A group of 37 attorneys general filed a second major multi-state antitrust lawsuit against Google Wednesday, accusing the company of abusing its market power to stifle competitors and forcing consumers into in-app payments that grant the company a hefty cut.
New York Attorney General Letitia James is co-leading the suit alongside the Tennessee, North Carolina and Utah attorneys general. The bipartisan coalition represents 36 U.S. states, including California, Florida, Massachusetts, New Jersey, New Hampshire, Colorado and Washington, as well as the District of Columbia.
"Through its illegal conduct, the company has ensured that hundreds of millions of Android users turn to Google, and only Google, for the millions of applications they may choose to download to their phones and tablets," James said in a press release. "Worse yet, Google is squeezing the lifeblood out of millions of small businesses that are only seeking to compete."
In December, 35 states filed a separate antitrust suit against Google, alleging that the company engaged in illegal behavior to maintain a monopoly on the search business. The Justice Department filed its own antitrust case focused on search last October.
In the new lawsuit, embedded below, the bipartisan coalition of states allege that Google uses "misleading" security warnings to keep consumers and developers within its walled app garden, the Google Play store. But the fees that Google collects from Android app developers are likely the meat of the case.
"Not only has Google acted unlawfully to block potential rivals from competing with its Google Play Store, it has profited by improperly locking app developers and consumers into its own payment processing system and then charging high fees," District of Columbia Attorney General Karl Racine said.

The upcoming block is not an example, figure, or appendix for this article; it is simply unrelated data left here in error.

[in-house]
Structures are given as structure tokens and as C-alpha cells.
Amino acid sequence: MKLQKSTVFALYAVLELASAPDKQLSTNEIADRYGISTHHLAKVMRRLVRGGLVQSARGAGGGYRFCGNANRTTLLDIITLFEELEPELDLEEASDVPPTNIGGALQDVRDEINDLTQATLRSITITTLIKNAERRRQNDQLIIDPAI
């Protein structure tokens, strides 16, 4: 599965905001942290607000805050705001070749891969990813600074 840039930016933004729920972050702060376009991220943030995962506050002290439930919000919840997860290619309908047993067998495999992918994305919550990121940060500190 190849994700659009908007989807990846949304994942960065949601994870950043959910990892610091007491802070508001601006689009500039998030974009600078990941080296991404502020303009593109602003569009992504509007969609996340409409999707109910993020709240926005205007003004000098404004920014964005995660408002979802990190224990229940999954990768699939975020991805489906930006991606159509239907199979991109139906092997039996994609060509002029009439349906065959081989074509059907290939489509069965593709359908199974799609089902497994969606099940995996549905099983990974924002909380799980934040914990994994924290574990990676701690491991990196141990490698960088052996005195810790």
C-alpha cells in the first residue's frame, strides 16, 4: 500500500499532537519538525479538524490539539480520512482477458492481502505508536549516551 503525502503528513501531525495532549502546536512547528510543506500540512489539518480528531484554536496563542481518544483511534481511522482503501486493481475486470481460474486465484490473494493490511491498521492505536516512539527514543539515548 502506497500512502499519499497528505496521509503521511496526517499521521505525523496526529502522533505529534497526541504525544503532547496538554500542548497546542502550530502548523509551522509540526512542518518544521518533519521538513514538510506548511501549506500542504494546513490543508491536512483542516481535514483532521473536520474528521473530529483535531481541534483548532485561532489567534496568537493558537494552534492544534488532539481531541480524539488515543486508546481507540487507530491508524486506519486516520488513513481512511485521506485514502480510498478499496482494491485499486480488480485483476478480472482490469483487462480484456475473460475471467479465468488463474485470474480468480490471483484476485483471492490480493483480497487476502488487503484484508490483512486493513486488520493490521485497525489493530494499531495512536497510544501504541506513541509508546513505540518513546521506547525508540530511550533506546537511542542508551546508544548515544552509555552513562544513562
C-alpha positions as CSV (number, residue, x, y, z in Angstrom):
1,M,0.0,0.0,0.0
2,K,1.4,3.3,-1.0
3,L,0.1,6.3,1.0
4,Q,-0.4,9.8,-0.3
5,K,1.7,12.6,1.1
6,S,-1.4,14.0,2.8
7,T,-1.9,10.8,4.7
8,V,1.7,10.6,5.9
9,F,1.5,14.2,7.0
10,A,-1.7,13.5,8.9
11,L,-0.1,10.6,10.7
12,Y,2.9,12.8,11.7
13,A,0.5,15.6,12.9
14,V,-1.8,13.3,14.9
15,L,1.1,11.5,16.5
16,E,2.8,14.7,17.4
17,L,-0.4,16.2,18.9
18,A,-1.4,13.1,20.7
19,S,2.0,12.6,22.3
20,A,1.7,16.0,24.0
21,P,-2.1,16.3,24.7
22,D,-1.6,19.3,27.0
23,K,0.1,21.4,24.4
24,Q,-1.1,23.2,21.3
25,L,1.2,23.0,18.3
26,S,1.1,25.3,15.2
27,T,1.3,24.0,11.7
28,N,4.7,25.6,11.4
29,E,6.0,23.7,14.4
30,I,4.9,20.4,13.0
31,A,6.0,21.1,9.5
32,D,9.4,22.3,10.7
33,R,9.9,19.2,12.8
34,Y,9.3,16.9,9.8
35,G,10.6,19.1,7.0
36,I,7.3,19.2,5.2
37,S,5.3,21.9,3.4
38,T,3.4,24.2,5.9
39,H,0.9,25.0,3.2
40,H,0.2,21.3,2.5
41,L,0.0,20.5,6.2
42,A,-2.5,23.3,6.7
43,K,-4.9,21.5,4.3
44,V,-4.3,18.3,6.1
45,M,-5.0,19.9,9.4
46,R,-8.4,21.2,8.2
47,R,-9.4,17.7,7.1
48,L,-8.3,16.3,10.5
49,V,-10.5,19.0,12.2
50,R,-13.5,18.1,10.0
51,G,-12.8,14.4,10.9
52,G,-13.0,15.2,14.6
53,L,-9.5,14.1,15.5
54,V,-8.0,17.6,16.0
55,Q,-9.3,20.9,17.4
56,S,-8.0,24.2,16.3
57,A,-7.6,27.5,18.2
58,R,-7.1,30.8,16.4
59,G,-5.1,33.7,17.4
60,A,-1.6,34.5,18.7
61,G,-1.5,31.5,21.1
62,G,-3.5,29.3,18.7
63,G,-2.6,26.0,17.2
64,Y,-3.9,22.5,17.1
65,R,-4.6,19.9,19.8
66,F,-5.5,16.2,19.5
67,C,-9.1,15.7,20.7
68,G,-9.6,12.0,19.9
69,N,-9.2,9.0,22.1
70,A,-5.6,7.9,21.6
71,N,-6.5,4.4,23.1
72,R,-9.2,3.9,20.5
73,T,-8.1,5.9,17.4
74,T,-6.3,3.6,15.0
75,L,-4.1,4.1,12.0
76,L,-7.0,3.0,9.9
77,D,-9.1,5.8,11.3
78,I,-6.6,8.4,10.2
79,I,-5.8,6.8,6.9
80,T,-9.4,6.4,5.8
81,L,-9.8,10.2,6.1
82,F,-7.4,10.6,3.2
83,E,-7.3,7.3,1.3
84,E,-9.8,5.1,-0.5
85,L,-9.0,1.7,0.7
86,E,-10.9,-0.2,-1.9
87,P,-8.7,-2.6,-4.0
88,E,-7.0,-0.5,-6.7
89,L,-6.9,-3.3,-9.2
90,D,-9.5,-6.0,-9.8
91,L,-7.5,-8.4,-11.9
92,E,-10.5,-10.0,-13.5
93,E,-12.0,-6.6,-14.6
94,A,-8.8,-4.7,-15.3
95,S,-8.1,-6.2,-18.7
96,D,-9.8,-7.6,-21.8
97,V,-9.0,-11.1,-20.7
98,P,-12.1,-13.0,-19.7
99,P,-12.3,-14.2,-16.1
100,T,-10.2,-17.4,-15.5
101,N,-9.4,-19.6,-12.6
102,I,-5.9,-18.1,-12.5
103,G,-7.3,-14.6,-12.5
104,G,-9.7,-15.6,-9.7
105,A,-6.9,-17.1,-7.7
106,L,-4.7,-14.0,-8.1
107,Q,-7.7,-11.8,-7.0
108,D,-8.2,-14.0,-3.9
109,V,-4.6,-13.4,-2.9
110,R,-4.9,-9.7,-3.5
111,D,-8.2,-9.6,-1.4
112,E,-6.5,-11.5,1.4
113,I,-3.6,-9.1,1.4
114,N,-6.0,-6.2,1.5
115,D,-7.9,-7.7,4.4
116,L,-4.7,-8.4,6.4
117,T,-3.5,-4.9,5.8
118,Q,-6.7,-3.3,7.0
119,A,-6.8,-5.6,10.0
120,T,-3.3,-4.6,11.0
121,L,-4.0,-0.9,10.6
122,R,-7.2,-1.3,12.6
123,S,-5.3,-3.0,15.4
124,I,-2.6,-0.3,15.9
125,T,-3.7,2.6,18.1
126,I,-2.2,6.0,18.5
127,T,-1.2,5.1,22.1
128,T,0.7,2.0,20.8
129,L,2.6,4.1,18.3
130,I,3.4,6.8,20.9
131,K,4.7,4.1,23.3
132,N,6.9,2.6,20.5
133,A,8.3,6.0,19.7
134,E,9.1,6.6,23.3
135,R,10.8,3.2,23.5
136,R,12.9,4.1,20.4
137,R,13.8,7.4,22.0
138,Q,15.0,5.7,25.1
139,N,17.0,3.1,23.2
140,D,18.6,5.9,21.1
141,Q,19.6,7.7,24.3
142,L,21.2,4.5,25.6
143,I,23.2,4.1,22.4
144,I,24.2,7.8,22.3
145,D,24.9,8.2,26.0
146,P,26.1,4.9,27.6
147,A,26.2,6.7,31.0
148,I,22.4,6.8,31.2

Like Apple, Google herds all app payment processing into its own service, Google Play Billing, and reaps the rewards: a 30 percent cut of all payments. Much of the criticism here is a case that could — and likely will — be made against Apple, which exerts even more control over its own app ecosystem. Google doesn't have an iMessage equivalent exclusive app that keeps users locked in in quite the same way.
While the lawsuit discusses Google's "monopoly power" in the app marketplace, the elephant in the room is Apple — Google's thriving direct competitor in the mobile software space. The lawsuit argues that consumers face pressure to stay locked into the Android ecosystem, but on the Android side at least, much of that is ultimately familiarity and sunk costs. The argument on the Apple side of the equation here is likely much stronger.
The din over tech giants squeezing app developers with high mobile payment fees is just getting louder. The new multi-state lawsuit is the latest beat, but the topic has been white hot since Epic took Apple to court over its desire to bypass Apple's fees by accepting mobile payments outside the App Store. When Epic set up a workaround, Apple kicked it out of the App Store and Epic Games v. Apple was born.
The Justice Department is reportedly already interested in Apple's own app store practices, along with many state AGs who could launch a separate suit against the company at any time.